Twitter said in April it had 336 million monthly active users, which it defines as accounts that have logged in at least once during the previous 30 days. The suspended accounts do not appear to have made a large dent in this number, which was up 3 percent from a year earlier. Twitter maintains that most of the suspended accounts had been dormant for at least a month, and thus weren’t included in its active user numbers.
Michael Pachter, a stock analyst with Wedbush Securities, said he thinks the purge late last year may have been part of an initial sweep of inactive accounts that had little effect on activity or advertising revenue. But he said he expected advertising revenue to fall 1 to 2 percent due to the more recent purge last week, when Twitter said it was removing frozen accounts from follower counts.
He expects the company to be upfront about the impact when it announces quarterly earnings on July 27, and said the cleanup is good for users and advertisers. “They’re certainly doing the right thing,” he said.
Scott Kessler, an analyst with CFRA who has a “sell” rating on Twitter stock, said multiple reports and vague clarifications by executives are creating uncertainty about what Twitter’s numbers really mean.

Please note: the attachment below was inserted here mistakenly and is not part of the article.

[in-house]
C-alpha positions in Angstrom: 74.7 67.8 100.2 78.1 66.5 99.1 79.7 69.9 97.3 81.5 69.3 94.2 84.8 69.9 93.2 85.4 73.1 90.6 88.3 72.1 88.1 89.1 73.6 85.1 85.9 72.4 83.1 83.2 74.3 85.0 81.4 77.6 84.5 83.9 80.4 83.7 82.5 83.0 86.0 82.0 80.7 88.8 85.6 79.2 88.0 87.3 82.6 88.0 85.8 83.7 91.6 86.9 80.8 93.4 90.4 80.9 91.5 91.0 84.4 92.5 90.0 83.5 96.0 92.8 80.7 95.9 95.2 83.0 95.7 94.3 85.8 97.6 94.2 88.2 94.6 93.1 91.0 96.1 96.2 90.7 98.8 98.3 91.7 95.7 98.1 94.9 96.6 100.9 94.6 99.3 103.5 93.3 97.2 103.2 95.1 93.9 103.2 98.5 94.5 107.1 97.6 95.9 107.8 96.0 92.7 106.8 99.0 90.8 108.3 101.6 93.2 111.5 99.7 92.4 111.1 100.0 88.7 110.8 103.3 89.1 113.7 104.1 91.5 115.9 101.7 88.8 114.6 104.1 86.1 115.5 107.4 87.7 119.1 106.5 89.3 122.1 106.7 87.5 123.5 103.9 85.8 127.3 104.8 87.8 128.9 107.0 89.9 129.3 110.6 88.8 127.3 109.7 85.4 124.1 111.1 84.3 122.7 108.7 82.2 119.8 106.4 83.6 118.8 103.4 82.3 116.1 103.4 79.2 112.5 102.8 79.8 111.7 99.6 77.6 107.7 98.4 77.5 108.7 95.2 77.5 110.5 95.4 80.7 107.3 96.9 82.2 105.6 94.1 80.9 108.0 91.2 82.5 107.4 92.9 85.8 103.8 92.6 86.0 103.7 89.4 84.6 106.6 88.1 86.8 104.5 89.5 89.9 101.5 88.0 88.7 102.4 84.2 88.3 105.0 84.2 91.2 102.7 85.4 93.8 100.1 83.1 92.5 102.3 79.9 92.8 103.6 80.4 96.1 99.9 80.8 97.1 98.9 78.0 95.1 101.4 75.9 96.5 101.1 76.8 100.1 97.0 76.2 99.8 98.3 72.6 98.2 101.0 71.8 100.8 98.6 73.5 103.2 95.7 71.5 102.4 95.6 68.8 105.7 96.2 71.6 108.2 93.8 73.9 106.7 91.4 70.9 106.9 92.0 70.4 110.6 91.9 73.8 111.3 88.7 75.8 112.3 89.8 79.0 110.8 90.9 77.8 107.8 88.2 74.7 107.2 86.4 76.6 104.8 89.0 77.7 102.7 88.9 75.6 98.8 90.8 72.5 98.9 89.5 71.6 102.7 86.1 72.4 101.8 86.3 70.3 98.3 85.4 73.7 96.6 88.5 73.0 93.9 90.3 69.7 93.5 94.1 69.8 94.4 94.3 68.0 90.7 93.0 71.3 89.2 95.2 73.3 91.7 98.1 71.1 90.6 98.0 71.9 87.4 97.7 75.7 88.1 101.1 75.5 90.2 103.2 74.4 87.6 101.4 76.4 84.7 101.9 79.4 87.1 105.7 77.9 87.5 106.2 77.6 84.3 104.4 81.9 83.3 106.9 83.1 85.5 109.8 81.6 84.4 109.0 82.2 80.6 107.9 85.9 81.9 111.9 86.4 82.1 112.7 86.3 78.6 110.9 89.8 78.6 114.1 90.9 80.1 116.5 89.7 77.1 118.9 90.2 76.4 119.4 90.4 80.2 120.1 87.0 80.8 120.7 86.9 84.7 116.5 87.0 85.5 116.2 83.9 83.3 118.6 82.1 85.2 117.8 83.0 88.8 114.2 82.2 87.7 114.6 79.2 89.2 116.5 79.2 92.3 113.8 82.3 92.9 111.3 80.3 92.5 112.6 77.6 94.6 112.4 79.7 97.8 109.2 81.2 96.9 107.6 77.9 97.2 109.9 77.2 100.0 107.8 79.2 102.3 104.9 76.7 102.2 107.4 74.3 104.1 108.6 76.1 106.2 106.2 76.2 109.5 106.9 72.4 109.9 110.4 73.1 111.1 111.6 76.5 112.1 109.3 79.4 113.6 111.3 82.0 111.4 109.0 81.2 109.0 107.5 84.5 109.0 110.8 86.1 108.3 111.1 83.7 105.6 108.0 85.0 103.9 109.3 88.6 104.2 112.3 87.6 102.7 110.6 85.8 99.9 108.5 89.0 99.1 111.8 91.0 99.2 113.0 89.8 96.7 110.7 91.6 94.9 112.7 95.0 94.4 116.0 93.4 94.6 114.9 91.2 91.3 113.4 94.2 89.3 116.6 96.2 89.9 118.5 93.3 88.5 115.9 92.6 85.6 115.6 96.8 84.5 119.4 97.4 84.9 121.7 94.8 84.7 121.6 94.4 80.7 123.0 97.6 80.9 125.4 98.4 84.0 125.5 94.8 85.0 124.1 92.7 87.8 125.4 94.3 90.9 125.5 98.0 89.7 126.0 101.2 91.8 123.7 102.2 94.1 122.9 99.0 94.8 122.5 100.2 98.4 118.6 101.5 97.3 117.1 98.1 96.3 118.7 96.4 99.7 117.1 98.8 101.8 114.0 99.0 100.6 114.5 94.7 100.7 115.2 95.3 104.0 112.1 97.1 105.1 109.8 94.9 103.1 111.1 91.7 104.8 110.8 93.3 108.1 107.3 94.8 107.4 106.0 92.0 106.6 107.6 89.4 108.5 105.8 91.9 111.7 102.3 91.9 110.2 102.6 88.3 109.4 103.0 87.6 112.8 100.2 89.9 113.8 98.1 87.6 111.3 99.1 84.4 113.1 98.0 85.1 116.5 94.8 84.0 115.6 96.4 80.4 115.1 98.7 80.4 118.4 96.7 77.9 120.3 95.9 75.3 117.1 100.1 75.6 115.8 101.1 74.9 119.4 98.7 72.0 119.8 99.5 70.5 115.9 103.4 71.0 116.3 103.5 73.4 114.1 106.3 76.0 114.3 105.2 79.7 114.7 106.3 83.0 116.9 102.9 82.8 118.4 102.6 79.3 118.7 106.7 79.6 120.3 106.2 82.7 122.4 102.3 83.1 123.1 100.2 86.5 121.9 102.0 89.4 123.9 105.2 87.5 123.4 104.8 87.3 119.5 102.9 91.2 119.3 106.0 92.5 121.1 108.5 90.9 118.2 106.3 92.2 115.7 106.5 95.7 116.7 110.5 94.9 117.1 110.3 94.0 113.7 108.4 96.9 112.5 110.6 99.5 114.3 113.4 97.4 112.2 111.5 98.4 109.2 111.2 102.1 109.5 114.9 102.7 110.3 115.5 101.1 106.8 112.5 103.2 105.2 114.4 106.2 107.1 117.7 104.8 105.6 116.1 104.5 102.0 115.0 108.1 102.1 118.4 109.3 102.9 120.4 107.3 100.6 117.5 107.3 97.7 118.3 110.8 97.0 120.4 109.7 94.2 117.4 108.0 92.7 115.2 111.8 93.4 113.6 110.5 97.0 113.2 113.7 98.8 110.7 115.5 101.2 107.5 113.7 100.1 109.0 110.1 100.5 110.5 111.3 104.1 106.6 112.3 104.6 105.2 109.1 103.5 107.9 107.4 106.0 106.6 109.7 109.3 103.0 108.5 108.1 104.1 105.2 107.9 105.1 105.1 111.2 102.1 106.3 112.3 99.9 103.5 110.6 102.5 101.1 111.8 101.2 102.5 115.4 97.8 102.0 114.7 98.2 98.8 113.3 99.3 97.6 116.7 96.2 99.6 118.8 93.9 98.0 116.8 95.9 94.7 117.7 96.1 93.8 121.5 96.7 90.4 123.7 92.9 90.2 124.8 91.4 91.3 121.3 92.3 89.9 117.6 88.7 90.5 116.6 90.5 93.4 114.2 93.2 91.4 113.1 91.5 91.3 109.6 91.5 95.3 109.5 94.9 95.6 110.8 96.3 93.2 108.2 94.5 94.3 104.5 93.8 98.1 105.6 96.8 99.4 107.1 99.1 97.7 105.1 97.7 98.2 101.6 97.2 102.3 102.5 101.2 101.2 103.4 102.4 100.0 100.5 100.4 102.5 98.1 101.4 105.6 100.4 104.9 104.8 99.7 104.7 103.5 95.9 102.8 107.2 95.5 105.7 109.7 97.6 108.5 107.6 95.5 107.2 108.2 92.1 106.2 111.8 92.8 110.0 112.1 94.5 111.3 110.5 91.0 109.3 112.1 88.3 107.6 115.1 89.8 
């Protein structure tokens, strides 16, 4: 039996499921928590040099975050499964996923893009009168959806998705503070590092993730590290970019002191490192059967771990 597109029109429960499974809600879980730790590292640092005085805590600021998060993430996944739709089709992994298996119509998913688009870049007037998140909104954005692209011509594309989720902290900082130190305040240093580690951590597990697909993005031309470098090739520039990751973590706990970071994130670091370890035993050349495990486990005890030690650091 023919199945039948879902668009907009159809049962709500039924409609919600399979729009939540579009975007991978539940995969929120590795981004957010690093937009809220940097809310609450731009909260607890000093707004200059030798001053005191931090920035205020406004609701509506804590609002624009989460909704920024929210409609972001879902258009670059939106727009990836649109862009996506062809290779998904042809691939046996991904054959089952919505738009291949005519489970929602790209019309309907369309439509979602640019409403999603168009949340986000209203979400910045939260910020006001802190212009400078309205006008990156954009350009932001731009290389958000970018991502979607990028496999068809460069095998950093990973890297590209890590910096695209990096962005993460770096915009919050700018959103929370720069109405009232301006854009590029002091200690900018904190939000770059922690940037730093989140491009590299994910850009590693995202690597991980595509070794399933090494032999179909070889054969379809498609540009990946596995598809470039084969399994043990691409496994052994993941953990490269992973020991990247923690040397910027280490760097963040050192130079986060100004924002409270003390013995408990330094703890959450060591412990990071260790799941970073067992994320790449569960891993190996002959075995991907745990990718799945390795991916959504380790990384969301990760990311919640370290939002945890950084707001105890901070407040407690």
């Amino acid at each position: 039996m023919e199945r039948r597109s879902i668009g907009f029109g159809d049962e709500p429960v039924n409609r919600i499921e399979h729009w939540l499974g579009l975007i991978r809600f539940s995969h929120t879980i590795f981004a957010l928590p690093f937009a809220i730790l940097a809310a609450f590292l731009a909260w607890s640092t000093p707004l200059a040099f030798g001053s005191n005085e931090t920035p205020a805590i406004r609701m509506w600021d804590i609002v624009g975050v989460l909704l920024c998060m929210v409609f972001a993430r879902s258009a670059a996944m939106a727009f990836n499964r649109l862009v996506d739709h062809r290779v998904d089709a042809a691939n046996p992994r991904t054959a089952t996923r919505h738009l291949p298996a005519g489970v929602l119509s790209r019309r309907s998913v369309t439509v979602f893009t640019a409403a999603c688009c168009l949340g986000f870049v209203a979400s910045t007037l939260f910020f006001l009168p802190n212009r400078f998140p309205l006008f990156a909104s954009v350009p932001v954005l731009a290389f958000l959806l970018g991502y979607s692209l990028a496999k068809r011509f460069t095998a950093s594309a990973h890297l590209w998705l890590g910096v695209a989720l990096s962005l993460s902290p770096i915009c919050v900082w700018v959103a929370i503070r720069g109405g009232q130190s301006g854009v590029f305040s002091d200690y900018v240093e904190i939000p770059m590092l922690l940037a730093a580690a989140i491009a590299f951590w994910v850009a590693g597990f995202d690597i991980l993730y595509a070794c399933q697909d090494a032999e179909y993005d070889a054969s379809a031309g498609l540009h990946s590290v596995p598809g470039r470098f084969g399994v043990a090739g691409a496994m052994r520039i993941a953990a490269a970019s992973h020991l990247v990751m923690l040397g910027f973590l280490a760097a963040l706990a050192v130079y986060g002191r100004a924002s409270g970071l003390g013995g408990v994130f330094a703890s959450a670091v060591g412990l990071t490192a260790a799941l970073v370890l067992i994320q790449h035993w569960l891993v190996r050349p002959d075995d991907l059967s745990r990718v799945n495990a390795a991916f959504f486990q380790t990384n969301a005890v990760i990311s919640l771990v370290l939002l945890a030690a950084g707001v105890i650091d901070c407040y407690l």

The purge activity “adds a level of uncertainty,” he said. “As an analyst, I want a more genuine view of the user base.”
Chief Financial Officer Ned Segal said in February that some of the company’s “information quality efforts” that include removing accounts could affect monthly user figures. Segal offered no specifics.
Six months later, in late June, Twitter disclosed that its systems found nearly 10 million “potentially spammy or automated accounts per week” in the month of May, and 6.4 million per week in December 2017. That’s up from 3.2 million per week in September. The company didn’t say how many of these identified accounts were actually suspended.
Following the Post report, which caused Twitter’s stock to drop sharply, Segal took to Twitter to reassure investors that this number didn’t count in the company’s user metrics. “If we removed 70M accounts from our reported metrics, you would hear directly from us,” he tweeted last Monday .
Shares recovered somewhat after that tweet. The stock has largely been on an upswing lately, and more than doubled its value in the past year.
Twitter is taking other steps besides account deletions to combat misuse of its service, working to rein in hate and abuse even as it tries to stay true to its roots as a bastion of free expression. Last fall, it vowed to crack down on hate speech and sexual harassment and CEO Jack Dorsey echoed the concerns of critics who said the company hasn’t done enough to curb such abuse.